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Vision & Eye Care Q3 2021

See the benefits of a healthy lifestyle

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David Cartwright

Chairman, Eye Health UK

To mark the start of National Eye Health Week 20- 26 September, we should be looking at our lifestyle choices if we’re serious about eye health.

Ophthalmology is now the number one reason for hospital outpatient visits in England1, whilst missed sight tests and cancelled hospital eye appointments during the pandemic will inevitably lead to a decline in the nation’s eye health.

Spending a couple of hours a day outdoors could help prevent your child becoming short-sighted.

Lifestyle counts

Regular eye tests – every two years, unless advised otherwise by your optometrist – are vital to keep eyes healthy and prevent avoidable sight loss; but what many of us don’t realise is that lifestyle can have a significant impact on eye health too.

Regardless of our genetic predisposition, diet, weight, activity levels, alcohol consumption and smoking status can all affect our chances of suffering chronic eye conditions, including the four main causes of sight loss – macular degeneration, diabetic retinopathy, glaucoma and cataracts.

Active eye care 

One recent study found being physically active can reduce the risk of visual impairment by 58% versus a sedentary lifestyle.2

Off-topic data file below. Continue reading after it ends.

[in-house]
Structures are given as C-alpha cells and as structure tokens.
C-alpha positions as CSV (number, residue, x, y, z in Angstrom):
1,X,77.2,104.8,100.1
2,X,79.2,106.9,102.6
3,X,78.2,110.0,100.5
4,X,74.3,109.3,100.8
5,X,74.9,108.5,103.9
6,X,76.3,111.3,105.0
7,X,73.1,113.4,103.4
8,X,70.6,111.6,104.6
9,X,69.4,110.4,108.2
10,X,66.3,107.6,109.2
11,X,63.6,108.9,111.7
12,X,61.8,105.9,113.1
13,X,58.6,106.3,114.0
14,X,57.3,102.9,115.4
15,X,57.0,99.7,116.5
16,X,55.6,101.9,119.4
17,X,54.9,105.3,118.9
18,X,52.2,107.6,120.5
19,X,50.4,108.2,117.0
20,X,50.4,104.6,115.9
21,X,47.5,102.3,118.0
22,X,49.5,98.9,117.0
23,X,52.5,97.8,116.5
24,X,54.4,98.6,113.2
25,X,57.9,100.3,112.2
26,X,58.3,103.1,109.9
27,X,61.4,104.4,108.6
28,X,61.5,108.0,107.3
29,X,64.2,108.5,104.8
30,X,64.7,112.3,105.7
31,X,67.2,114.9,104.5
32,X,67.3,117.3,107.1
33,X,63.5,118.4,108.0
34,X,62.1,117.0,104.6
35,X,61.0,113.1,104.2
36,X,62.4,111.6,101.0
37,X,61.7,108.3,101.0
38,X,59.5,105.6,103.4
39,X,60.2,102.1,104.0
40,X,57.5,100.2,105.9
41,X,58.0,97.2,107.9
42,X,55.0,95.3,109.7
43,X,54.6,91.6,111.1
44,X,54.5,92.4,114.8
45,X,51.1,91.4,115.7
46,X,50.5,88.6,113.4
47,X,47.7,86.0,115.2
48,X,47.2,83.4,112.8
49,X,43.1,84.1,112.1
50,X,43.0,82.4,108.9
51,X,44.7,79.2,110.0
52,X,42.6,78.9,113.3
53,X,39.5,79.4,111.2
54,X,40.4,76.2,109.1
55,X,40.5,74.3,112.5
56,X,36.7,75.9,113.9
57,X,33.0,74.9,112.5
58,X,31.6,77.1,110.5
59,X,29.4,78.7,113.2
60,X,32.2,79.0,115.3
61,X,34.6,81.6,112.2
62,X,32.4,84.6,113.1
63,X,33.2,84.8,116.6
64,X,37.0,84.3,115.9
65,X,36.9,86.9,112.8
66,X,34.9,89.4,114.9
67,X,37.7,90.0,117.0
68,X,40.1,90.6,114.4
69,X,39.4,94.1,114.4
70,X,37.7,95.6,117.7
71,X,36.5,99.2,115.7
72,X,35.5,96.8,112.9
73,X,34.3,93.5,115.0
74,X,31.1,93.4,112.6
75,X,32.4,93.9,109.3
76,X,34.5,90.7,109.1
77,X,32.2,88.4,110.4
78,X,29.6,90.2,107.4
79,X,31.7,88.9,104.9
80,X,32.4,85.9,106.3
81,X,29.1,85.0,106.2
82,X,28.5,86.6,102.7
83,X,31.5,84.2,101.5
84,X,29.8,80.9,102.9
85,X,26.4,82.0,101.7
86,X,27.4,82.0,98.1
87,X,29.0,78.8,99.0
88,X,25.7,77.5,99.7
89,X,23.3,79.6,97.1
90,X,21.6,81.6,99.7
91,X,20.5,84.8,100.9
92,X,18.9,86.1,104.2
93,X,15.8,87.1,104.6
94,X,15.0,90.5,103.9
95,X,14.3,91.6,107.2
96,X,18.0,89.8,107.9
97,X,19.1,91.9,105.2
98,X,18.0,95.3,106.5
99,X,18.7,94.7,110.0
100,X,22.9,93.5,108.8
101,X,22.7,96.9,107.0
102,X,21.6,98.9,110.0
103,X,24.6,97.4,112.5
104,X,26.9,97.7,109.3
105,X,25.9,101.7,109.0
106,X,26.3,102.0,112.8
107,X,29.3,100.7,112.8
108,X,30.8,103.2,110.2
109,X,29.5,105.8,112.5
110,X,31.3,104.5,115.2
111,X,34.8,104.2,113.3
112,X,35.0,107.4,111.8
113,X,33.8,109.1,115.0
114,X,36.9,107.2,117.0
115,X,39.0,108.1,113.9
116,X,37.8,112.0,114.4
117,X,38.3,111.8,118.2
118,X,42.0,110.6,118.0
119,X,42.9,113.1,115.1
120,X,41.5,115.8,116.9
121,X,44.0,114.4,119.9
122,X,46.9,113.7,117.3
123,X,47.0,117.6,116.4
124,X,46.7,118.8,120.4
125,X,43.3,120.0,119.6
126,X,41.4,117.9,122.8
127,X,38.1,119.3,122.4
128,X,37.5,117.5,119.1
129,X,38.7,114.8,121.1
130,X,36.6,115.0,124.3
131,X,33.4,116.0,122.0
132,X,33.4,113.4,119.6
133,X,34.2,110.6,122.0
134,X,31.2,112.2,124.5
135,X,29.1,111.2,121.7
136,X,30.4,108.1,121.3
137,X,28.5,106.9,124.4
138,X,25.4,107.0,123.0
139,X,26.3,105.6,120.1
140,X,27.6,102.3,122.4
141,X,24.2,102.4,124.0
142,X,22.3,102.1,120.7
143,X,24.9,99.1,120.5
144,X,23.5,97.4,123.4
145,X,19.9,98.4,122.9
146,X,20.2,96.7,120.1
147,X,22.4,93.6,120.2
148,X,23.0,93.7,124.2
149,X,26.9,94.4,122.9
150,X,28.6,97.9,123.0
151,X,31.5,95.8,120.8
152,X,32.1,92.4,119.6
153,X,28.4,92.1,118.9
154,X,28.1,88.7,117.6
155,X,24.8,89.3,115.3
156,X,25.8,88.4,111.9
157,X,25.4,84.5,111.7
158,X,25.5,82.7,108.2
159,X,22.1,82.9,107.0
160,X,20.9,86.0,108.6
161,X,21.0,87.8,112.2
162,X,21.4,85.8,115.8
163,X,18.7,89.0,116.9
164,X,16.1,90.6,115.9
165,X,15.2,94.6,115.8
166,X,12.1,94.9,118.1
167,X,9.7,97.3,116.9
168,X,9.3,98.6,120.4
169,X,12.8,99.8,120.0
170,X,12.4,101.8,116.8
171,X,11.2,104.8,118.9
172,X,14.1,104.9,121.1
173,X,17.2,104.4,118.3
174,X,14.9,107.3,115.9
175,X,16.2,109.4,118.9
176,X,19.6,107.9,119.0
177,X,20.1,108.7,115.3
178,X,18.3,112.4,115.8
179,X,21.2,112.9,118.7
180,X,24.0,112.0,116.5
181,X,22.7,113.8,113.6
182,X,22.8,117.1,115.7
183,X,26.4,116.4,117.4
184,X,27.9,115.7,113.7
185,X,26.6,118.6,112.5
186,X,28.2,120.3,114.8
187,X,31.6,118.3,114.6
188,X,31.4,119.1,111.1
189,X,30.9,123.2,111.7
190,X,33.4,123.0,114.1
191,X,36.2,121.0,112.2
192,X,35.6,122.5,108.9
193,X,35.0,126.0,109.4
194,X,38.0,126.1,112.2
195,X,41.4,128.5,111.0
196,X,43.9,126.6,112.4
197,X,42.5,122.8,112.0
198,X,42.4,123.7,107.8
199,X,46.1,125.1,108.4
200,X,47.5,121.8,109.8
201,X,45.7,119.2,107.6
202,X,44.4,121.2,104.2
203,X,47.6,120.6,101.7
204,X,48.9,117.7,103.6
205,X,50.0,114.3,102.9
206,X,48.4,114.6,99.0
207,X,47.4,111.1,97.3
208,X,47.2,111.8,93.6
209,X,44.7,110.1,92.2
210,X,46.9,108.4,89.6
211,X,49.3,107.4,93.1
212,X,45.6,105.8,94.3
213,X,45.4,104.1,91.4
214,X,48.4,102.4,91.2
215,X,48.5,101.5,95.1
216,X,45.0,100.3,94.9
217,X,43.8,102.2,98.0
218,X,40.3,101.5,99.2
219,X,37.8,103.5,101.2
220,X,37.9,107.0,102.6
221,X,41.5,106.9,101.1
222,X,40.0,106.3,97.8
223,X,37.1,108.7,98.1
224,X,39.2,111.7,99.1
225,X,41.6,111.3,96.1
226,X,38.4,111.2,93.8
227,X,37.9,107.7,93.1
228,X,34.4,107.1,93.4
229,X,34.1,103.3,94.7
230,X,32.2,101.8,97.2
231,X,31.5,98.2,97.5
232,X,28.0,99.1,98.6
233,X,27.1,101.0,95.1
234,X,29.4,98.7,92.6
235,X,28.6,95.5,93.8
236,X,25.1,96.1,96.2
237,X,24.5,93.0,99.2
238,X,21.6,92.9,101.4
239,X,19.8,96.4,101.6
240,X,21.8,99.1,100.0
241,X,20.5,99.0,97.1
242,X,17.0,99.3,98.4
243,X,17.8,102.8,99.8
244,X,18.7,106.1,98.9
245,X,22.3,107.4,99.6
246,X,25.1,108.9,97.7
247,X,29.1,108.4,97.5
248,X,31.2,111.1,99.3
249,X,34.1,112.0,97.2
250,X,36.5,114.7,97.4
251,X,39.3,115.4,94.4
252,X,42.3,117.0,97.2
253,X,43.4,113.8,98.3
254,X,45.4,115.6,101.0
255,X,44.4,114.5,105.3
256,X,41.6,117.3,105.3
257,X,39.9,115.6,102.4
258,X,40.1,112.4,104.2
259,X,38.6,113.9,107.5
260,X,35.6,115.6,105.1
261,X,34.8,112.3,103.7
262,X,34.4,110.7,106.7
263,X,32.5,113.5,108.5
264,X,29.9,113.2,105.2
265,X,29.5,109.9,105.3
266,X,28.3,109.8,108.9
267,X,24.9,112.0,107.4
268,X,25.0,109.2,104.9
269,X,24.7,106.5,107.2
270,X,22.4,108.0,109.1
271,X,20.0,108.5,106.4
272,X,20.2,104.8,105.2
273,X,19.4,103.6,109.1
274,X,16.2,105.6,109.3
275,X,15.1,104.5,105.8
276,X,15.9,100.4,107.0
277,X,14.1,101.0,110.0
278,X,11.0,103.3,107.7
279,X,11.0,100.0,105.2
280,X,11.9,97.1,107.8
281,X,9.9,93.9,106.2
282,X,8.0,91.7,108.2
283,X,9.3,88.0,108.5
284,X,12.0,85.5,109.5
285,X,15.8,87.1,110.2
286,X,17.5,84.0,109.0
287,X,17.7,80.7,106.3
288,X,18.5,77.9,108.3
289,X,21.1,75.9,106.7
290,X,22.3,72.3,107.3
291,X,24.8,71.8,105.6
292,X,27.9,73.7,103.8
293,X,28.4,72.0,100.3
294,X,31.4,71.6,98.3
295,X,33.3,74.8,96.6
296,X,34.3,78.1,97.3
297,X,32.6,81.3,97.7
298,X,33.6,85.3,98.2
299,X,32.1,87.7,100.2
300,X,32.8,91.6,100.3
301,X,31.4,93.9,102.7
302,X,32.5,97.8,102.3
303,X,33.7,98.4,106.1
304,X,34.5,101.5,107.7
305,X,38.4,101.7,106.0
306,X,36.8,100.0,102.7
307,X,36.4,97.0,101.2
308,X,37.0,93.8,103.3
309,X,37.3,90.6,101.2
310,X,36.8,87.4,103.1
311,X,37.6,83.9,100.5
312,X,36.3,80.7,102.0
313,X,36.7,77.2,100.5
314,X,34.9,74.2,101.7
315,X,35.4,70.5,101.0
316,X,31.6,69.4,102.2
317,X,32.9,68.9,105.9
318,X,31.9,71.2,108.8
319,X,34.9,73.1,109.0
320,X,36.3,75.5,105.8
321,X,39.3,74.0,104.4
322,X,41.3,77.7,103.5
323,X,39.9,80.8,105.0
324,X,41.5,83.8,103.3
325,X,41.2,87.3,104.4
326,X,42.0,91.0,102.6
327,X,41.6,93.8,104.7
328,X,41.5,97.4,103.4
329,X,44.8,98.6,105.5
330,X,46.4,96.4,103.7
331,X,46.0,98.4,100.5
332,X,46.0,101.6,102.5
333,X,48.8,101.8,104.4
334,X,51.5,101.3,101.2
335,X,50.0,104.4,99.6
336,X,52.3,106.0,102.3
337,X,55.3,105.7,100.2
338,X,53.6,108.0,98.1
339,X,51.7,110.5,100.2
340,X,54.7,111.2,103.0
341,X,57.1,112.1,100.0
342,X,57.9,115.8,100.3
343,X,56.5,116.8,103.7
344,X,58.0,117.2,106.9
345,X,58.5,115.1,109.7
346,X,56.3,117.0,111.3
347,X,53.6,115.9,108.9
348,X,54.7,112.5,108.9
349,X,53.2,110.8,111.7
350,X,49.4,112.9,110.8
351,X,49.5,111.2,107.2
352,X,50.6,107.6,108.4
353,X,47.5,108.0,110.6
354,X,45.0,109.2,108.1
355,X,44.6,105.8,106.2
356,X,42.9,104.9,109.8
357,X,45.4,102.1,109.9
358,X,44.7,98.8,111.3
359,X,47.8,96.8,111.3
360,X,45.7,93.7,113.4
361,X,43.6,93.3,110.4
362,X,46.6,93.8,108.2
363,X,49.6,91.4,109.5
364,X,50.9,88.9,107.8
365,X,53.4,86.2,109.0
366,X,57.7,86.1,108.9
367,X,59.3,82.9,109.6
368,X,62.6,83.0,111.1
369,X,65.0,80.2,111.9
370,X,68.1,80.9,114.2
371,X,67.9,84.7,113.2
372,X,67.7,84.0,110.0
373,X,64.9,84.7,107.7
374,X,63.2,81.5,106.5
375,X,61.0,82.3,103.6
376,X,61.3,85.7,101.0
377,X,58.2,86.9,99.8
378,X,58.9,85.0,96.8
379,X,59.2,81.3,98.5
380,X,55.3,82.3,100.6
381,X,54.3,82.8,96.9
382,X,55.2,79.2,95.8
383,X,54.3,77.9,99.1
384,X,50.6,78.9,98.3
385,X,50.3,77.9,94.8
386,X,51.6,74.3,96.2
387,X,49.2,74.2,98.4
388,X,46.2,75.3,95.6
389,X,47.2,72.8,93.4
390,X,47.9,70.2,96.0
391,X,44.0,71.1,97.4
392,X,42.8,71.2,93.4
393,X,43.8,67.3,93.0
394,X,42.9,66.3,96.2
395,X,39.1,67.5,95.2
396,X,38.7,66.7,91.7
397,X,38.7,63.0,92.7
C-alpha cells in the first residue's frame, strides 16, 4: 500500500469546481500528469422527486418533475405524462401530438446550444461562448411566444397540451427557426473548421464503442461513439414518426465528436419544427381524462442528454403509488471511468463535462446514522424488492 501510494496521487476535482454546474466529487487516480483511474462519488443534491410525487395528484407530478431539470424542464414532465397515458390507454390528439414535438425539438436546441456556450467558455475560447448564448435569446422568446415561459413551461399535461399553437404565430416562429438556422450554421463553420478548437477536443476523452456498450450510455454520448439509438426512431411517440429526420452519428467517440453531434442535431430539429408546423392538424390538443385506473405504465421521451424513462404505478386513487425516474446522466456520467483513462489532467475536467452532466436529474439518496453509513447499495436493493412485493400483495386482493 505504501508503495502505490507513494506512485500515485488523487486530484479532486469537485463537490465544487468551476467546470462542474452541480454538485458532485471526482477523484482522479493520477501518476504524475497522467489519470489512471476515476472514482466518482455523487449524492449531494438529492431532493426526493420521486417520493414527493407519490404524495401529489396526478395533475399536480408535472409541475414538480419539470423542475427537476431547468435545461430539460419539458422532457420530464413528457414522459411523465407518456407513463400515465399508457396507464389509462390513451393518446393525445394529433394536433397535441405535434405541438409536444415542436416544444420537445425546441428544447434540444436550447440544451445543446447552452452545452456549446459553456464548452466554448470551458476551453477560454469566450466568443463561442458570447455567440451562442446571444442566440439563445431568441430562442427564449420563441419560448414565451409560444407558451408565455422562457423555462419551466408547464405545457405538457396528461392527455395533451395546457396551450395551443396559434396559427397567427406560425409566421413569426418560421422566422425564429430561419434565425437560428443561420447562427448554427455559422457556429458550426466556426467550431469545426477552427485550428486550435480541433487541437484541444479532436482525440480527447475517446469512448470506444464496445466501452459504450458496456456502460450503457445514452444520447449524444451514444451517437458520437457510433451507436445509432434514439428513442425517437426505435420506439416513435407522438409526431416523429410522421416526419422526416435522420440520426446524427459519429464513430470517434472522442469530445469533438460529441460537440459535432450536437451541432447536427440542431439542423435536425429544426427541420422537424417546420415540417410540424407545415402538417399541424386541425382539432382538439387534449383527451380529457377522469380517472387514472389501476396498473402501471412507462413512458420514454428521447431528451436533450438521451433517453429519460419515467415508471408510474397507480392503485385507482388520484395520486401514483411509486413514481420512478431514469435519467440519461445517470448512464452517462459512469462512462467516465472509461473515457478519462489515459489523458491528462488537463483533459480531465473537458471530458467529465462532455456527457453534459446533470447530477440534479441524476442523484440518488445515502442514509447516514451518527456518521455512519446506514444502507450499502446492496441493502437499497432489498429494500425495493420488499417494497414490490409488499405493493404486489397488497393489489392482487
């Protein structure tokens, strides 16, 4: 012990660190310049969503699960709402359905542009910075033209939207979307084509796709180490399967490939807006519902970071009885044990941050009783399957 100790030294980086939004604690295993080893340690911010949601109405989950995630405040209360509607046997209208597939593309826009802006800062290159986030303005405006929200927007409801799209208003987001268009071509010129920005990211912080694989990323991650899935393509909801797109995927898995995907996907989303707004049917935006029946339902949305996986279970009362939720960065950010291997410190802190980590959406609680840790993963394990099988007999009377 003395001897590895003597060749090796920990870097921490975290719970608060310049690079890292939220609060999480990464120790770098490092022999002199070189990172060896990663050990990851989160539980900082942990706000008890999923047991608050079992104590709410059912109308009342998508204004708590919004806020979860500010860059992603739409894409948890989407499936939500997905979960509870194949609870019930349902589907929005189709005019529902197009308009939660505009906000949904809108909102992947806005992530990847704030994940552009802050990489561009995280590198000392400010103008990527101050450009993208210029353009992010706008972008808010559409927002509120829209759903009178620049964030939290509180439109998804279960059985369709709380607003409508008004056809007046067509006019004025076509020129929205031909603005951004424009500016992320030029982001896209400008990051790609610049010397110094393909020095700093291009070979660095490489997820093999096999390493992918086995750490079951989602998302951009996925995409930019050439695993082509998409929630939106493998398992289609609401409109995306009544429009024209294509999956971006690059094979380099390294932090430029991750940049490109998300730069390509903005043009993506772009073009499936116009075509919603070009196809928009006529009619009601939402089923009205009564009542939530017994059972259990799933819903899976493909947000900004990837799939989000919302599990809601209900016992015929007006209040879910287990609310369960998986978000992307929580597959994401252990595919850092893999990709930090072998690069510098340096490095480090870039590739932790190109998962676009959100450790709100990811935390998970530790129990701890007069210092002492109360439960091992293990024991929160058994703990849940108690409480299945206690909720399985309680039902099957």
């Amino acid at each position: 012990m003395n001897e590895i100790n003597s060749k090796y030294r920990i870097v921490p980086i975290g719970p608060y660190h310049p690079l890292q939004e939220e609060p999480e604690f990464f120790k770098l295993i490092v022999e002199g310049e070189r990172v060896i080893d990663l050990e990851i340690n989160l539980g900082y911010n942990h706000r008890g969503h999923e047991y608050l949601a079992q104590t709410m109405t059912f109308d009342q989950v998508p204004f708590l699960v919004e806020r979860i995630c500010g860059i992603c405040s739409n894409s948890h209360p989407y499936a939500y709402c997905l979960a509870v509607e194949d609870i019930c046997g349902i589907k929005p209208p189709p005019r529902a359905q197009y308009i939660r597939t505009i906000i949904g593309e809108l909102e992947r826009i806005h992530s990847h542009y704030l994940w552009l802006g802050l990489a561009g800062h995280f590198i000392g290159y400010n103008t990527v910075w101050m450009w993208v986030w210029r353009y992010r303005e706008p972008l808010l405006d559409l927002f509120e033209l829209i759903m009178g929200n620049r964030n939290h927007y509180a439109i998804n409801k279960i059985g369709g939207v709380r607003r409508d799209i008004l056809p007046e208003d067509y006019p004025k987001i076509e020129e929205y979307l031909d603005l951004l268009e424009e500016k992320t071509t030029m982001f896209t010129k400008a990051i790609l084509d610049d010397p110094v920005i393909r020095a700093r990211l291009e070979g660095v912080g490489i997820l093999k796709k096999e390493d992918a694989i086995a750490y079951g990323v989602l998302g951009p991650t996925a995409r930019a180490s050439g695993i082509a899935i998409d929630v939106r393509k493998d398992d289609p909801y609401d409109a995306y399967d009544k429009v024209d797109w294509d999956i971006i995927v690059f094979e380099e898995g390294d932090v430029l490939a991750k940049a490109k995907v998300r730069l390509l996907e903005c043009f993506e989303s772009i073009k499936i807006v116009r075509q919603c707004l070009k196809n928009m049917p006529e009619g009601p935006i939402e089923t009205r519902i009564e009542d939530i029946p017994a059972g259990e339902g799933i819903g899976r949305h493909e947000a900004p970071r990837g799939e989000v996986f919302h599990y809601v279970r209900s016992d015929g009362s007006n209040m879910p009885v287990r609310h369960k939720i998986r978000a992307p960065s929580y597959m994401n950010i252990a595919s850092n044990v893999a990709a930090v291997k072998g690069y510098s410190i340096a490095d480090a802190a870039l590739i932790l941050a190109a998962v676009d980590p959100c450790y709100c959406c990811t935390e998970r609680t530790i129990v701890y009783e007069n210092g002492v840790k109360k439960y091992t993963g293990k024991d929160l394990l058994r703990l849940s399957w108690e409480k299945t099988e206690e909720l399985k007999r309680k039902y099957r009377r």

Regular physical activity can lower intraocular ‘eye’ pressure (IOP) and help prevent and control conditions such as glaucoma and ocular hypertension.

Being active can also reduce the harmful overgrowth of blood vessels in the eyes which could cause and accelerate age-related macular degeneration (AMD).

Research has also shown that people who engage in regular activities such as walking and cycling cut their risk of suffering age-related cataracts by up to 10%.3

Impact of smoking on eyes 

Toxic chemicals in tobacco smoke can damage the delicate surface and internal structure of the eye. Any amount of smoking, even occasional or second-hand, can affect eye health. More than one in four (27%) cases of AMD are directly attributable to smoking.4

Food for thought

Spending a couple of hours a day outdoors could help prevent your child becoming short-sighted. There are many other ways that lifestyle can benefit eye health from maintaining a healthy Body Mass Index (BMI) to eating a diet rich in fruit, vegetables, fish and wholegrains.

For more on how to live well and see well visit the National Eye Health Week website where you’ll also find an online vision checker and sight loss simulator.

[1] NHS Digital, Hospital Episode Statistics for England. Outpatient statistics, 2019 -20.

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